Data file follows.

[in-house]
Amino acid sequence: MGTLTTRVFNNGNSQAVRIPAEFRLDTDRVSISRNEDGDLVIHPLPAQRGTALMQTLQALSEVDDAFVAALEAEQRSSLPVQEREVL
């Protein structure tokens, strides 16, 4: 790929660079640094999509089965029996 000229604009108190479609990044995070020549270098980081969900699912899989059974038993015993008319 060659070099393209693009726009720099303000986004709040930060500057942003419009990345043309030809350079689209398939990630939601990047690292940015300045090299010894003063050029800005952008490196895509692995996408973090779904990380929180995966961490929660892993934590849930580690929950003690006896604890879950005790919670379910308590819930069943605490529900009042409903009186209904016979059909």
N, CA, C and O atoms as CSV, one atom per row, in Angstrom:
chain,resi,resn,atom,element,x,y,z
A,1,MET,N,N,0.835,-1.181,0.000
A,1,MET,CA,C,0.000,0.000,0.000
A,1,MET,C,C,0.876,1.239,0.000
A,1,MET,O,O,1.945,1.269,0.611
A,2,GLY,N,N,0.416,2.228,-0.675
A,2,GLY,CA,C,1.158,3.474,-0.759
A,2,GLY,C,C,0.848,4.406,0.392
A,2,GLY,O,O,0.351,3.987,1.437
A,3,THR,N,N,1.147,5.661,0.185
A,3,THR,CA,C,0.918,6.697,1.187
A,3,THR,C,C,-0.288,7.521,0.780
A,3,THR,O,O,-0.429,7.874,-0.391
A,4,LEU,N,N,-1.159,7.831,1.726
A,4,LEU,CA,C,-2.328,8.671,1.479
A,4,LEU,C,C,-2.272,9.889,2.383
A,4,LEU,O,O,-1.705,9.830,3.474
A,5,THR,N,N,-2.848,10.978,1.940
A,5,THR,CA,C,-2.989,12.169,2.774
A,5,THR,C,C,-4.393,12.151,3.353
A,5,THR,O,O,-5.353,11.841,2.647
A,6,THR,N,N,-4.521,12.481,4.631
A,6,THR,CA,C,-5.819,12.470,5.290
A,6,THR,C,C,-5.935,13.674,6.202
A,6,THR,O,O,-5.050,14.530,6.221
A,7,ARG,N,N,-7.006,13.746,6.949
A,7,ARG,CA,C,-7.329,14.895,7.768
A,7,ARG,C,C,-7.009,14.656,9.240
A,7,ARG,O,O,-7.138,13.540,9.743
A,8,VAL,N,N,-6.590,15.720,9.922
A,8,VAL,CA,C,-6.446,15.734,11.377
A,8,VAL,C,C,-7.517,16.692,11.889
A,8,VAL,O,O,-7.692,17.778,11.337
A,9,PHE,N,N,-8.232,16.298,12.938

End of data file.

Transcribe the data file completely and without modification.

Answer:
[in-house]
Amino acid sequence: MGTLTTRVFNNGNSQAVRIPAEFRLDTDRVSISRNEDGDLVIHPLPAQRGTALMQTLQALSEVDDAFVAALEAEQRSSLPVQEREVL
């Protein structure tokens, strides 16, 4: 790929660079640094999509089965029996 000229604009108190479609990044995070020549270098980081969900699912899989059974038993015993008319 060659070099393209693009726009720099303000986004709040930060500057942003419009990345043309030809350079689209398939990630939601990047690292940015300045090299010894003063050029800005952008490196895509692995996408973090779904990380929180995966961490929660892993934590849930580690929950003690006896604890879950005790919670379910308590819930069943605490529900009042409903009186209904016979059909």
N, CA, C and O atoms as CSV, one atom per row, in Angstrom:
chain,resi,resn,atom,element,x,y,z
A,1,MET,N,N,0.835,-1.181,0.000
A,1,MET,CA,C,0.000,0.000,0.000
A,1,MET,C,C,0.876,1.239,0.000
A,1,MET,O,O,1.945,1.269,0.611
A,2,GLY,N,N,0.416,2.228,-0.675
A,2,GLY,CA,C,1.158,3.474,-0.759
A,2,GLY,C,C,0.848,4.406,0.392
A,2,GLY,O,O,0.351,3.987,1.437
A,3,THR,N,N,1.147,5.661,0.185
A,3,THR,CA,C,0.918,6.697,1.187
A,3,THR,C,C,-0.288,7.521,0.780
A,3,THR,O,O,-0.429,7.874,-0.391
A,4,LEU,N,N,-1.159,7.831,1.726
A,4,LEU,CA,C,-2.328,8.671,1.479
A,4,LEU,C,C,-2.272,9.889,2.383
A,4,LEU,O,O,-1.705,9.830,3.474
A,5,THR,N,N,-2.848,10.978,1.940
A,5,THR,CA,C,-2.989,12.169,2.774
A,5,THR,C,C,-4.393,12.151,3.353
A,5,THR,O,O,-5.353,11.841,2.647
A,6,THR,N,N,-4.521,12.481,4.631
A,6,THR,CA,C,-5.819,12.470,5.290
A,6,THR,C,C,-5.935,13.674,6.202
A,6,THR,O,O,-5.050,14.530,6.221
A,7,ARG,N,N,-7.006,13.746,6.949
A,7,ARG,CA,C,-7.329,14.895,7.768
A,7,ARG,C,C,-7.009,14.656,9.240
A,7,ARG,O,O,-7.138,13.540,9.743
A,8,VAL,N,N,-6.590,15.720,9.922
A,8,VAL,CA,C,-6.446,15.734,11.377
A,8,VAL,C,C,-7.517,16.692,11.889
A,8,VAL,O,O,-7.692,17.778,11.337
A,9,PHE,N,N,-8.232,16.298,12.938